Issue No. 9, Article 9/May 22, 2009
Should I Switch from Corn to Soybean? (Continued)
It seems we just can't catch a break from Mother Nature this spring. The May 18 USDA NASS weather and crops report indicated Illinois has planted 20% of corn and 1% of soybean acres. The five-year averages are 70% for corn and 50% for soybean, so we are extremely behind the typical planting schedules. Moreover, many of the acres that were planted last week received excessive rainfall. The decision to keep a low stand or replant some areas or entire fields will likely be a consideration many farmers will face on the few acres planted in the beginning of last week. The only consolation is we seem to be in a 7- to 10-day stretch of much-needed warm and dry days. Here are some of my thoughts regarding the question many producers may be asking.
So should I switch? This is a difficult decision for farmers to make when much winter effort has been spent planning and preparing for a particular crop, with crop management practices for particular fields. Emerson Nafziger wrote about economic considerations of this decision based on yield expectations in issue 7 of the Bulletin (May 8), and I encourage you to read his comments. If you are thinking of switching to soybean in fields where you grew soybean in 2008, additional considerations are the potential levels of soilborne diseases and whether you have already applied a preemergence herbicide and/or nitrogen in preparation for corn. If the previous crop was soybean but the field hasn't been in soybean for longer than 3 years, you can plant soybean again and achieve full yield. However, variety selection will be particularly important. I wrote about the value of variety selection in issue 4 (April 17). Most important in that article is the suggestion to use the University of Illinois Variety Testing program and the Varietal Information Programs for Soybeans in addition to information from your seed supplier to select varieties.
First, examine the infestation level of soybean cyst nematode (SCN) and choose a variety with an appropriate type of SCN resistance. It is best to choose a variety with a different genetic source of SCN resistance than you planted last year. Because PI88788 is the predominant type of SCN resistance available among commercial soybean varieties, this will require some attention and careful selection. If switching sources of SCN resistance is not possible, at least use a different variety. Another consideration is the level of infestation from Pythium, Phytopthora, Rhizoctonia, and Fusarium in your previous soybean seedlings. This is where your early-season scouting notes from last year are needed. Phytopthora and Rhizoctonia are more problematic in warmer soils, so they may be a bigger concern than Pythium as the date progresses. Again, choose varieties with appropriate resistance to potential diseases, particularly for fields with a history of previous problems.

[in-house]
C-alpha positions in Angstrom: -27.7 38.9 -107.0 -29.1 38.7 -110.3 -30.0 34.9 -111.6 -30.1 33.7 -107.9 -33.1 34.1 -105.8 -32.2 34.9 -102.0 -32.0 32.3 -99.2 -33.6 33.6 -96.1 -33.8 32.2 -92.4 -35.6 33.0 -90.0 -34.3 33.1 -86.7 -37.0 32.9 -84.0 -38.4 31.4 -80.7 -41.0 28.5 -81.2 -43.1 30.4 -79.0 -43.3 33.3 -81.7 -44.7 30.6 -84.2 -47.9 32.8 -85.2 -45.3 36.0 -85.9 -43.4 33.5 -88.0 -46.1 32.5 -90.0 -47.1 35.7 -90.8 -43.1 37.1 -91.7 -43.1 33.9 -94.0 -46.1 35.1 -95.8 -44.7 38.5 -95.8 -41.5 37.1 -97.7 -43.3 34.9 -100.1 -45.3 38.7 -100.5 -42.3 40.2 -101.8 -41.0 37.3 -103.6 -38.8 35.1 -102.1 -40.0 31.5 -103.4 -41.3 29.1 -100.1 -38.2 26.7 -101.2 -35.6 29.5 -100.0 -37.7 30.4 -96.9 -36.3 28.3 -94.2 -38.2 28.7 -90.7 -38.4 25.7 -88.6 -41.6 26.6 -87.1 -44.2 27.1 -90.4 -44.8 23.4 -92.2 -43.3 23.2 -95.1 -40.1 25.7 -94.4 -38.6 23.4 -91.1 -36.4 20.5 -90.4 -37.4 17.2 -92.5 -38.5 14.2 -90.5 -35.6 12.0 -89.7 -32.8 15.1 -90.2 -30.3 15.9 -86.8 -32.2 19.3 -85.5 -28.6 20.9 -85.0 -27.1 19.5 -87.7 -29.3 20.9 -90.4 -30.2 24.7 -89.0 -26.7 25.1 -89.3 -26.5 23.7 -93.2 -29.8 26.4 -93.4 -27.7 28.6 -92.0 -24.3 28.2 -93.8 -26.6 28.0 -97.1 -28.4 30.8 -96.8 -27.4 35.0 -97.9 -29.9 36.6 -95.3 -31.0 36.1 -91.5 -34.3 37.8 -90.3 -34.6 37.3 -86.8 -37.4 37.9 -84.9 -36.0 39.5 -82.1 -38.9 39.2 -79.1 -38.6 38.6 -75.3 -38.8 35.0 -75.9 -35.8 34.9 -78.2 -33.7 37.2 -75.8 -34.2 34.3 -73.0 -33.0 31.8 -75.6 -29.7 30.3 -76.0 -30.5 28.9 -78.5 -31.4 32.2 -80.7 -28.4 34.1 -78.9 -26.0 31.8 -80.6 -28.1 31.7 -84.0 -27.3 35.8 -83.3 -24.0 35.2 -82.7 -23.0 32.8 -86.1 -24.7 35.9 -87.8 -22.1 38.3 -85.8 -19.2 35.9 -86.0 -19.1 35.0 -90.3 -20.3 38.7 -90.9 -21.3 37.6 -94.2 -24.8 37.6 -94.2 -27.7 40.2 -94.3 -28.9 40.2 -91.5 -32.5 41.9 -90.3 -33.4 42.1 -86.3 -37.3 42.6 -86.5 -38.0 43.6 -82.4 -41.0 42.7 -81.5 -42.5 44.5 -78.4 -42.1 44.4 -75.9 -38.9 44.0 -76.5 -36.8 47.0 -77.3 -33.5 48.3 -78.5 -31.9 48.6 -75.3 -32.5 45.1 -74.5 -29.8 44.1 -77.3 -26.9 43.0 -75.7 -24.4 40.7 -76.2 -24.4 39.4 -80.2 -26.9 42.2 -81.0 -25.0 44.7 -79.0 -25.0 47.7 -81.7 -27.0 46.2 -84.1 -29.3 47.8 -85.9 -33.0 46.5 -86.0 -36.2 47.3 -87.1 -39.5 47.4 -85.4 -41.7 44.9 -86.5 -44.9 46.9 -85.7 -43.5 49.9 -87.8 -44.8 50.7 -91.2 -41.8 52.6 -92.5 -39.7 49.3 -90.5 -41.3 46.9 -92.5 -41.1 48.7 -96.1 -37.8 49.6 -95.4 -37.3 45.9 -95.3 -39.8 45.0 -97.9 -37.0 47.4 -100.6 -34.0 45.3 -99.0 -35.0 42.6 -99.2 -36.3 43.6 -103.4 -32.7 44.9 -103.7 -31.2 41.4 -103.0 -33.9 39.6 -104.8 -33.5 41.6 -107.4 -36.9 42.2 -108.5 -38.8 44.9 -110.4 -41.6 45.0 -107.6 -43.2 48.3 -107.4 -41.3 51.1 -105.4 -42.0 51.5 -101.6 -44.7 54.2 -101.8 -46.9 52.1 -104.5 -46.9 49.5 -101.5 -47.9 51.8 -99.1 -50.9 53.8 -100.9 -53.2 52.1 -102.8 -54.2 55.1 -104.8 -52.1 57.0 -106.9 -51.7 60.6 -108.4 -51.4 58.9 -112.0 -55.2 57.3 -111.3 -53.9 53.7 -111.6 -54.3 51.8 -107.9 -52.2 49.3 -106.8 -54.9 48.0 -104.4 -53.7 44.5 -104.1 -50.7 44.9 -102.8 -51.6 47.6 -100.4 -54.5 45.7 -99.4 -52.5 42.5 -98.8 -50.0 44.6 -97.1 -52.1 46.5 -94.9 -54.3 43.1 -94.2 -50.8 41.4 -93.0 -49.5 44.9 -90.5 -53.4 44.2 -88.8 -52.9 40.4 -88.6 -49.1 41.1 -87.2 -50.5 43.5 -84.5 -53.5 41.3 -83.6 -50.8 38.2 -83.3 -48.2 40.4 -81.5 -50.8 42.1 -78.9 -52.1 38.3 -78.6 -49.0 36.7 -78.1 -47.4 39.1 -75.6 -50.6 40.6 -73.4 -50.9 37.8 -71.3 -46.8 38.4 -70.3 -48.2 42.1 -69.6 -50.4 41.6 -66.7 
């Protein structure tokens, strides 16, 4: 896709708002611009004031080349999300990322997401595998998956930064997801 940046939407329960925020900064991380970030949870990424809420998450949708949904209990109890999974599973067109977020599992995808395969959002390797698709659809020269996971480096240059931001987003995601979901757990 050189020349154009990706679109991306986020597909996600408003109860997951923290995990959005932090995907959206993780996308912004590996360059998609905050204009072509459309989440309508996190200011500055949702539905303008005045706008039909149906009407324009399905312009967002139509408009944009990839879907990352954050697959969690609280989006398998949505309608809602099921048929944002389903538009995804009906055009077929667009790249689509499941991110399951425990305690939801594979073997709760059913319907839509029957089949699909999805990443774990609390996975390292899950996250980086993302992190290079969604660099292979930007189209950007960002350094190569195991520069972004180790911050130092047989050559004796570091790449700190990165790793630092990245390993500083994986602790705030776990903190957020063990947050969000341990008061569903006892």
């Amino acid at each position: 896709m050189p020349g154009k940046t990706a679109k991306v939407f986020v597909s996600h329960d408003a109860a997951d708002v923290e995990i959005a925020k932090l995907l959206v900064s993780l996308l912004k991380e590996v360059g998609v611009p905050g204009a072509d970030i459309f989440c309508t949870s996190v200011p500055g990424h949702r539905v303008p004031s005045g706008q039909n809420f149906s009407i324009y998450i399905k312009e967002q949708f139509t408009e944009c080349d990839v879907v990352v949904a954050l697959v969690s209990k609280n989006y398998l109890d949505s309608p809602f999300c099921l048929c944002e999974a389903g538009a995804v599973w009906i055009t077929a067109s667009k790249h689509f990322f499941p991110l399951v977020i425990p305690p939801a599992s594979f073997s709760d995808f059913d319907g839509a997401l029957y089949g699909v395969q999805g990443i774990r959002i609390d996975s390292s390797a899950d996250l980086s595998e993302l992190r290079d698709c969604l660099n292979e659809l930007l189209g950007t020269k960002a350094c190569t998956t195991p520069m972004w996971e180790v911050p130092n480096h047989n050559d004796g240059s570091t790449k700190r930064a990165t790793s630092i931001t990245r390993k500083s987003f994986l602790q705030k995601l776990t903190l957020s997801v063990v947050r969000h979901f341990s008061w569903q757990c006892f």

If you have already applied nitrogen in preparation for planting corn, this does not prevent you from planting soybean. In fact, a high-yielding soybean crop requires more nitrogen than corn. However, soybean produces half to three-quarters of its own nitrogen through fixation from symbiotic bacteria (Bradyrhizobia japonicum). Nitrogen fixation (root nodulation) will either not occur or will occur at a low rate where nitrogen was applied, so the extra nitrogen will typically not increase soybean yield. Do not expect any benefit to your soybean crop from the nitrogen you applied for corn. With the high price of nitrogen fertilizers, this is a major economic consideration in switching from corn to soybean. Lastly, having already applied a preemergence corn herbicide is the one thing that may put a halt to switching to soybean. There are legal restrictions regarding planting soybean in the same season following some corn herbicides (e.g., atrazine), though other herbicides may allow it. You will need to check the herbicide label for rotation restrictions.
My closing thought is not directly about agronomic decision-making but on our actions that can influence it. I know that when the weather allows, the pressure to till, fertilize, spray, and plant will push many of you to work long hours on low sleep. Please work deliberately and safely to protect yourself, your workers, and your loved ones. Sleep deprivation could affect agronomic concerns like crop damage and economic losses, for instance, should one hastily grab the wrong seed, or the wrong jug of herbicide because it has a name similar to the right one (pointed out by Aaron Hager in issue 5 on April 24). No one wants to begin with potential injuries from hasty actions, so be careful. I wish for everyone to have a safe spring.--Vince M. Davis